>Pastor Problems

>Apparently we liberals are up in arms over the selection of Rick Warren to give the invocation at President-elect Obama’s inauguration.

Overlooked in the uproar is this info from Salon’s War Room:

This time, though, the decision to get involved with Saddleback was actually not Obama’s. The Joint Congressional Committee on Inaugural Ceremonies, run by the House and Senate, put together the program for the swearing-in ceremony. Congress, not Obama, invited Warren (as well as scheduling a musical performance by Aretha Franklin; here’s hoping she doesn’t reprise the 2005 inaugural performance of John Ashcroft’s “Let the Eagle Soar”).

Really? Maybe I’m a skeptic, but I’m calling bullshit on that one. I find it hard to believe that if Obama objected to the pastor giving the invocation at his inauguration, the Joint Congressional Committee on Inaugural Ceremonies would still have overruled him.

But what do I know. Definitely worth keeping an eye on, though.

Yes, there are lots of reasons why liberals would hate this choice for the presidential inauguration–Warren’s support of Proposition 8, his anti-choice stance, giving President Bush an “international medal of peace,” plus the whole way he set up Obama with a phony ”cone of silence” deal, etc. etc. Oh, I could go on.

I have my own reasons for not liking Warren, which have nothing to do with his position on social issues and obvious partisanship, and everything to do with what I call his “bullshit driven empire.” When religion and commerce meet, I have a problem. And this strikes me as the antithesis of what Jesus preached:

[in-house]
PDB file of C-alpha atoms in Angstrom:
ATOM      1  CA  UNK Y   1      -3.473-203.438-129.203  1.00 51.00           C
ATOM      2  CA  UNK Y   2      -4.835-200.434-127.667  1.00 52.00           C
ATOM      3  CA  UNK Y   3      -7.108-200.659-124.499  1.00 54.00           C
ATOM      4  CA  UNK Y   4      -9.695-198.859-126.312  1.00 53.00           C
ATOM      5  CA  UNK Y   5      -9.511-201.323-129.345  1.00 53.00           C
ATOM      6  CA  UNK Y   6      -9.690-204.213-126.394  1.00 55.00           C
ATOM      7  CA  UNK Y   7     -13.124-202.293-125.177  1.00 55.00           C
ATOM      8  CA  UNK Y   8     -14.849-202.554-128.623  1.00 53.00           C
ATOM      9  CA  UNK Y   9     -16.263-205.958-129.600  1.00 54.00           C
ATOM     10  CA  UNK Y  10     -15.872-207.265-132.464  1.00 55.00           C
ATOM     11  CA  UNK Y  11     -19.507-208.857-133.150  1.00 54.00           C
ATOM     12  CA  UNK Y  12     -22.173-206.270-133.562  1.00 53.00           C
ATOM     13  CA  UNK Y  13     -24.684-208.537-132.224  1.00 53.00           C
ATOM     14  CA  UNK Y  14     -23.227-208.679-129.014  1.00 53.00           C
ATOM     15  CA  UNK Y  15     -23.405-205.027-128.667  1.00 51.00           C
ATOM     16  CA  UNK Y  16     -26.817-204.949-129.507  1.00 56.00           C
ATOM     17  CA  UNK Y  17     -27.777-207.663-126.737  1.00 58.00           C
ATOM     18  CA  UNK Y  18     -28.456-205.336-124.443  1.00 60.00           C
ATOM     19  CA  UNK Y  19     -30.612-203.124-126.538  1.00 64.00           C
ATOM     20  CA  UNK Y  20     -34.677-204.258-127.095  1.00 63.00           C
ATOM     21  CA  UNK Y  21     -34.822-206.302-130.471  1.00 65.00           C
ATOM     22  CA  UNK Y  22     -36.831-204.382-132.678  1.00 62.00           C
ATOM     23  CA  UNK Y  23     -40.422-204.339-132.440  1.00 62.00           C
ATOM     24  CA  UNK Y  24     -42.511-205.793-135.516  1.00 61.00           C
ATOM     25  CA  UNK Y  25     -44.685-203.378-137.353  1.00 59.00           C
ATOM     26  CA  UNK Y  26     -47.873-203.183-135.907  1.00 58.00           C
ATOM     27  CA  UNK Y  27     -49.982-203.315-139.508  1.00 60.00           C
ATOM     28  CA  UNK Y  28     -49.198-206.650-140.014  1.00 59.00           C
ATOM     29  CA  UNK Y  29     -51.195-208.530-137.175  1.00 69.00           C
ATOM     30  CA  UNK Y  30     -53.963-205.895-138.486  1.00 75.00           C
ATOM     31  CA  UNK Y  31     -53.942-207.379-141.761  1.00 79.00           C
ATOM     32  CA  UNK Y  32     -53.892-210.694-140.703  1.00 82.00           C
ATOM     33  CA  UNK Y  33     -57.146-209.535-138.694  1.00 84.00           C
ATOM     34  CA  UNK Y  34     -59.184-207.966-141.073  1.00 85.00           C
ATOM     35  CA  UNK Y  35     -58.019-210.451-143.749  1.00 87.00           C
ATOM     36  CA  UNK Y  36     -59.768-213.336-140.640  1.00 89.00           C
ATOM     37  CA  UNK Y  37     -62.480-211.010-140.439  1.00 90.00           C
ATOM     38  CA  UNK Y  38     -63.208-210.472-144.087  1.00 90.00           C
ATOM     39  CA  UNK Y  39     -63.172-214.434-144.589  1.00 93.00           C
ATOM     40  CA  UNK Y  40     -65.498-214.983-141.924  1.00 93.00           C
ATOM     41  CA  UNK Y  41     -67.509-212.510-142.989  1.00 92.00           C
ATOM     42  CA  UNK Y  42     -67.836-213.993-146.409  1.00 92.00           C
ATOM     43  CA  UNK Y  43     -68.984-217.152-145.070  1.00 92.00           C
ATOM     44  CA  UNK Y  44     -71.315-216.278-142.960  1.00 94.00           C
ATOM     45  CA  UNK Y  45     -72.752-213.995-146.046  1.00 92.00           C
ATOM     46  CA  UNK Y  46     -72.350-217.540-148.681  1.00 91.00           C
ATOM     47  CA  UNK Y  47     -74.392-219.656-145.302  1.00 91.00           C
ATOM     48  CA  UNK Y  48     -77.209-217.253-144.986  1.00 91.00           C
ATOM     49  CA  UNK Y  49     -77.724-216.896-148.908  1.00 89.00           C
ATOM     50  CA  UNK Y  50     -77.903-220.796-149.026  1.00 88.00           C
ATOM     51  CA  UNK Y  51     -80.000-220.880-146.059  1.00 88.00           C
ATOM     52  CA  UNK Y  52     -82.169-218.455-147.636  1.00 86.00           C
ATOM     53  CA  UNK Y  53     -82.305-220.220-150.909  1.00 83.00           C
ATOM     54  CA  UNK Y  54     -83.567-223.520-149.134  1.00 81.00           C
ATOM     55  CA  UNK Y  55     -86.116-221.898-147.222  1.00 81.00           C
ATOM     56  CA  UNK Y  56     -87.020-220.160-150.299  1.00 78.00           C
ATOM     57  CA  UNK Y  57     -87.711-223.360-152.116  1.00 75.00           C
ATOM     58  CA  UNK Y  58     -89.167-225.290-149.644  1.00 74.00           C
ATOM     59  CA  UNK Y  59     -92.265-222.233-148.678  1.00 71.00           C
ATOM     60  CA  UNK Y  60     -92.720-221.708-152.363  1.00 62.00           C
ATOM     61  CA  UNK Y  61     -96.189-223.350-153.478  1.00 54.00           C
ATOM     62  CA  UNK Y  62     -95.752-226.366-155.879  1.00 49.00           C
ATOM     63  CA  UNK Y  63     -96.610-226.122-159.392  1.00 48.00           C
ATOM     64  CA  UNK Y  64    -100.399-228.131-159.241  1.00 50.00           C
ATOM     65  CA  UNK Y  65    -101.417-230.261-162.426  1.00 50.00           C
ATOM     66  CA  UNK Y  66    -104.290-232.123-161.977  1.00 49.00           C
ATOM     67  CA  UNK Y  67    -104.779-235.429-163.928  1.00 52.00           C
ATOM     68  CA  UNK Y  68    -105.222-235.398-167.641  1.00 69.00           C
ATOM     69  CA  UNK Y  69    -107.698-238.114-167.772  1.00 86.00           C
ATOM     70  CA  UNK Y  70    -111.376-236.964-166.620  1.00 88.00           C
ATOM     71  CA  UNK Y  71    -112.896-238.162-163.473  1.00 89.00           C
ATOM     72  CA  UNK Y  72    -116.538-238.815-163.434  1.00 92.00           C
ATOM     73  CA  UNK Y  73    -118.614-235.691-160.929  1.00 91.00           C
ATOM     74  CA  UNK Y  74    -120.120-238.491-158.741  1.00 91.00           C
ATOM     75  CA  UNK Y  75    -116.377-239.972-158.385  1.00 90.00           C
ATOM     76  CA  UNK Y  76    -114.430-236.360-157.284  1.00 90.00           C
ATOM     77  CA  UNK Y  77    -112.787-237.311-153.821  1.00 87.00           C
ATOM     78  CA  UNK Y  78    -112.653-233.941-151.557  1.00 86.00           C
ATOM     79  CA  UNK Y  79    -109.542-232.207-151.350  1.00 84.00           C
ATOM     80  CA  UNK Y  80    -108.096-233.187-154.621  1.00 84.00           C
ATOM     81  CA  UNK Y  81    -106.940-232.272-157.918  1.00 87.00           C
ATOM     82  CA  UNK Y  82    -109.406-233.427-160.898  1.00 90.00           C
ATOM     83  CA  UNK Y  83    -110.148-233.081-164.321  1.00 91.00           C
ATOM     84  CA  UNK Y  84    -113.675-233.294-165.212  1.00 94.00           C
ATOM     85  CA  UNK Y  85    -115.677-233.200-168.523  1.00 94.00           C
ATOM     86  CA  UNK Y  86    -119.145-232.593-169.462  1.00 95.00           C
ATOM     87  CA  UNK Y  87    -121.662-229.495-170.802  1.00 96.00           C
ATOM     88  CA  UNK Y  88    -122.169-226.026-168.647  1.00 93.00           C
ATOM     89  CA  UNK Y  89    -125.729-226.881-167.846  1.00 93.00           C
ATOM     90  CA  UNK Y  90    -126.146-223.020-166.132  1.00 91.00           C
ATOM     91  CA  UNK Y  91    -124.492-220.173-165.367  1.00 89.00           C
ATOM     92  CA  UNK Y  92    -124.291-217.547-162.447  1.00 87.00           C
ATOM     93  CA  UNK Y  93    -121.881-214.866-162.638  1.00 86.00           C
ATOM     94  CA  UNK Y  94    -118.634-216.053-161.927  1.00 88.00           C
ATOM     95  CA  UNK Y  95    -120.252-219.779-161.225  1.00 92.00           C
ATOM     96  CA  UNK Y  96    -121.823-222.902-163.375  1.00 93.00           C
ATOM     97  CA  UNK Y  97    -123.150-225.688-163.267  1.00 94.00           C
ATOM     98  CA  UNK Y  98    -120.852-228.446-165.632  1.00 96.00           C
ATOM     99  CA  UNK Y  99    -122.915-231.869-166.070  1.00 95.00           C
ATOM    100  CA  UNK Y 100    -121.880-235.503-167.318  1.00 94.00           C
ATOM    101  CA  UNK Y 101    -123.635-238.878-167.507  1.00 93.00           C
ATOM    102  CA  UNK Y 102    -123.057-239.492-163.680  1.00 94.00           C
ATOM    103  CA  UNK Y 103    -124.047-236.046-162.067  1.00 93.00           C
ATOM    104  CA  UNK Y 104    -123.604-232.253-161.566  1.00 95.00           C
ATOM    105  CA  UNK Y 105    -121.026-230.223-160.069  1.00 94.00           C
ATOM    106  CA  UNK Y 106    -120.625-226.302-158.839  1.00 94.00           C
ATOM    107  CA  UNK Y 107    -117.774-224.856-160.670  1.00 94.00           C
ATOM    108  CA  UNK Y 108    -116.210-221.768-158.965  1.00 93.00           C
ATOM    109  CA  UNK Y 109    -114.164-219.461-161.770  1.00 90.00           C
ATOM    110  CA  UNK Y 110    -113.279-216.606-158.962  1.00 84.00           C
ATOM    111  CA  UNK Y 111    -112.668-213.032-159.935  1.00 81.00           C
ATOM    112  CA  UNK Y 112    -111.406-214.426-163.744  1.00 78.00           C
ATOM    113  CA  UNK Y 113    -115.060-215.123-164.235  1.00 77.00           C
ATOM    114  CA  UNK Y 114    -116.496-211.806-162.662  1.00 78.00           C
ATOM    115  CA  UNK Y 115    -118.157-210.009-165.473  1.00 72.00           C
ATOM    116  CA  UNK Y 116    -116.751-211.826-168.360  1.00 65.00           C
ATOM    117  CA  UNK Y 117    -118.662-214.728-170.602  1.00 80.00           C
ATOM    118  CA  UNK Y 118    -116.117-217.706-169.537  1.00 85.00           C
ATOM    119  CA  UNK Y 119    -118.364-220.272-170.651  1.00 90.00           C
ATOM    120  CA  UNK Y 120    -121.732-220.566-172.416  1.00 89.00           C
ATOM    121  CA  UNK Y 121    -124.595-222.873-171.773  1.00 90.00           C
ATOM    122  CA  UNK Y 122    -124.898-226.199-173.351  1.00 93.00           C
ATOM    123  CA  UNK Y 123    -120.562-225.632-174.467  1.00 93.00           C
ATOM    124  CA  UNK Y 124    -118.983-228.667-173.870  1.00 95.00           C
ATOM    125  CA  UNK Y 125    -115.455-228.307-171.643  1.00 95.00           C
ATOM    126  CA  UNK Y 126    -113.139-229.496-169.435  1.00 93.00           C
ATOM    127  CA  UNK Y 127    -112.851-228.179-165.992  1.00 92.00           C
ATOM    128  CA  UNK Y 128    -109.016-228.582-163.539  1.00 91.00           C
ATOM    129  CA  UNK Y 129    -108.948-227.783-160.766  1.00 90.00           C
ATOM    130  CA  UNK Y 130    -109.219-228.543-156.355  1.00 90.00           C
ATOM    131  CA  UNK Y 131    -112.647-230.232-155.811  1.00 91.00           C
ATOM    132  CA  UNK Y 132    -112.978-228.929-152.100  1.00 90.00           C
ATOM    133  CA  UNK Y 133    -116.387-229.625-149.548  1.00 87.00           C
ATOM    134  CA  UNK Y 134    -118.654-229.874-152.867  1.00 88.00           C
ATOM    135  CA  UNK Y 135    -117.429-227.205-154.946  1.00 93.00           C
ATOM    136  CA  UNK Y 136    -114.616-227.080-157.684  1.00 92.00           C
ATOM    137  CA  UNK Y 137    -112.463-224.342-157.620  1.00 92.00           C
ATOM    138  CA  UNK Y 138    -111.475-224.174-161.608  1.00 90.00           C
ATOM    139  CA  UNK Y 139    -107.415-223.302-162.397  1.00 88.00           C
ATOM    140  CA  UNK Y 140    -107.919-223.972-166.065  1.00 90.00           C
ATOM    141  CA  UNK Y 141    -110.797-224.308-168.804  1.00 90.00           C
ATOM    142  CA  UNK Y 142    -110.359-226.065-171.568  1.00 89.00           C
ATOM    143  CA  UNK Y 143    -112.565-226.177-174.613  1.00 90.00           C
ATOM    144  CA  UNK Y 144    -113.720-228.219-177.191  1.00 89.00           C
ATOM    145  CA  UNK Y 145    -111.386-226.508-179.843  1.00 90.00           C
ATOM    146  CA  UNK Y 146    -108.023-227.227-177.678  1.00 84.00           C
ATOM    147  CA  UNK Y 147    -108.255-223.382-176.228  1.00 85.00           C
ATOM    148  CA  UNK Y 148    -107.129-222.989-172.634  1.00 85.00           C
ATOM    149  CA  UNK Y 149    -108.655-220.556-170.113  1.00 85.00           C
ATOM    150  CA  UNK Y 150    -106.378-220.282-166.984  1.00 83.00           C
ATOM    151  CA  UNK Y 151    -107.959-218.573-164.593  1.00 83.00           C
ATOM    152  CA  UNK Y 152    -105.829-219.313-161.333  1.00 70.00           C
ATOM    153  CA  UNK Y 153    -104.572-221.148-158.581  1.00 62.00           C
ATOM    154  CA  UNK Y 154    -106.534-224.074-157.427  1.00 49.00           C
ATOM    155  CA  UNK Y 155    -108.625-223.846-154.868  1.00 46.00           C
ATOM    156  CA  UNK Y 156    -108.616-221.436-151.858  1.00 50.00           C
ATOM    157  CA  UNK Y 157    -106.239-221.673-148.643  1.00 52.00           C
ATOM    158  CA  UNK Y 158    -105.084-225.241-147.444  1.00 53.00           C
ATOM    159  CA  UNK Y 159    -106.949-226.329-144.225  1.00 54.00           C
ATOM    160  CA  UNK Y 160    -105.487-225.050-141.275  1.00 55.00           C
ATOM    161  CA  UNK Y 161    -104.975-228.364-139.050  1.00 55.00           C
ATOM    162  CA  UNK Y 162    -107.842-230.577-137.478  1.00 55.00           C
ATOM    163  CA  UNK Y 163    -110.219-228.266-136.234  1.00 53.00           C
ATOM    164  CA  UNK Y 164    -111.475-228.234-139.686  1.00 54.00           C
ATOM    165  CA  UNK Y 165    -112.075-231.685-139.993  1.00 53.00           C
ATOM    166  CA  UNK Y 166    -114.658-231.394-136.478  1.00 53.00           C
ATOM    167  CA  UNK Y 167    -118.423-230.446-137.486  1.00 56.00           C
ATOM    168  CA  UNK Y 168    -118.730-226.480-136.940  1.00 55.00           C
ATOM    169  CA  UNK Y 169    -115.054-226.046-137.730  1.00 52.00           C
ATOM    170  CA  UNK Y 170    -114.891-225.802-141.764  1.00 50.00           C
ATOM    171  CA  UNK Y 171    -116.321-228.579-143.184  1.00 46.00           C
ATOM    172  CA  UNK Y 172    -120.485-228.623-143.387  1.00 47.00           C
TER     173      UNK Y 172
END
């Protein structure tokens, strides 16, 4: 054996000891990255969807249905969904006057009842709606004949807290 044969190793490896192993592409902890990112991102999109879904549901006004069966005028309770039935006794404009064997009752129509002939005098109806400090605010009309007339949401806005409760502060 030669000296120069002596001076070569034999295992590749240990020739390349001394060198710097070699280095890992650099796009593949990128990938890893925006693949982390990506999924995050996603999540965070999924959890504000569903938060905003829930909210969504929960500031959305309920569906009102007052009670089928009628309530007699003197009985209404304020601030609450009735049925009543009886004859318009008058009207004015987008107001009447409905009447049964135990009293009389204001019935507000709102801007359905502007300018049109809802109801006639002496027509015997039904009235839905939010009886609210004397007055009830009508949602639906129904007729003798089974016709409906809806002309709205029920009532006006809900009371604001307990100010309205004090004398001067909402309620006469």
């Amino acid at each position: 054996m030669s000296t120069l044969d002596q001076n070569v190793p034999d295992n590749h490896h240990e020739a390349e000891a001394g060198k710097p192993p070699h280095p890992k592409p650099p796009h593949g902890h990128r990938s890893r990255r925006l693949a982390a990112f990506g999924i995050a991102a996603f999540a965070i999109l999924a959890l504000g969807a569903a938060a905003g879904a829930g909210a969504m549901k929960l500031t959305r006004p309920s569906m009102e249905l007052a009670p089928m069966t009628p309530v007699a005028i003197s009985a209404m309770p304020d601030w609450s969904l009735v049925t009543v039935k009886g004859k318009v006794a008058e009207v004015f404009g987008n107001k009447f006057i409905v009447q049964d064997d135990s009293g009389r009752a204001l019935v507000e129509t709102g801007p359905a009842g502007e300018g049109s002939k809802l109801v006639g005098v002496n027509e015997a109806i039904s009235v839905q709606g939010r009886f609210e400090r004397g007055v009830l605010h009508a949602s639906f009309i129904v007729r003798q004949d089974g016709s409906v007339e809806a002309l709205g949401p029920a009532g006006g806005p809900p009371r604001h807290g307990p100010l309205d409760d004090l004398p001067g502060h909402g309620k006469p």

The ubiquitous “celebripastor” […] recently announced that he and Reader’s Digest have formed a “partnership” aimed at “produc[ing] an inspirational multimedia platform called ‘The Purpose Driven Connection.’”

The Plan: According to a Reader’s Digest press release, “the organizations will pool their international resources to produce and publish this Purpose Driven platform to help people who are seeking their purpose in life and wish to interact with others on their spiritual journeys.” The goal is to “provide a suite of bundled multimedia tools: The Purpose Driven Connection, a quarterly magazine; small group study materials delivered in DVDs, workbooks and downloadable discussion guides; and a state-of-the-art Christian social networking Web site.” All for a $29 membership fee.

This isn’t Christianity, it’s merchandising, and it’s revolting.

There’s already a host of Purpose Driven crap for sale as it is. Someone overturn this money-changer’s table already.

I don’t care that Rick Warren loves fetuses and hates gays, that’s standard-issue with this crowd. I do think he’s profiting from his soul-salvation business and that in my book is Class A hucksterism. He’s a fraud and shouldn’t be given the platform the Presidential inauguration provides.

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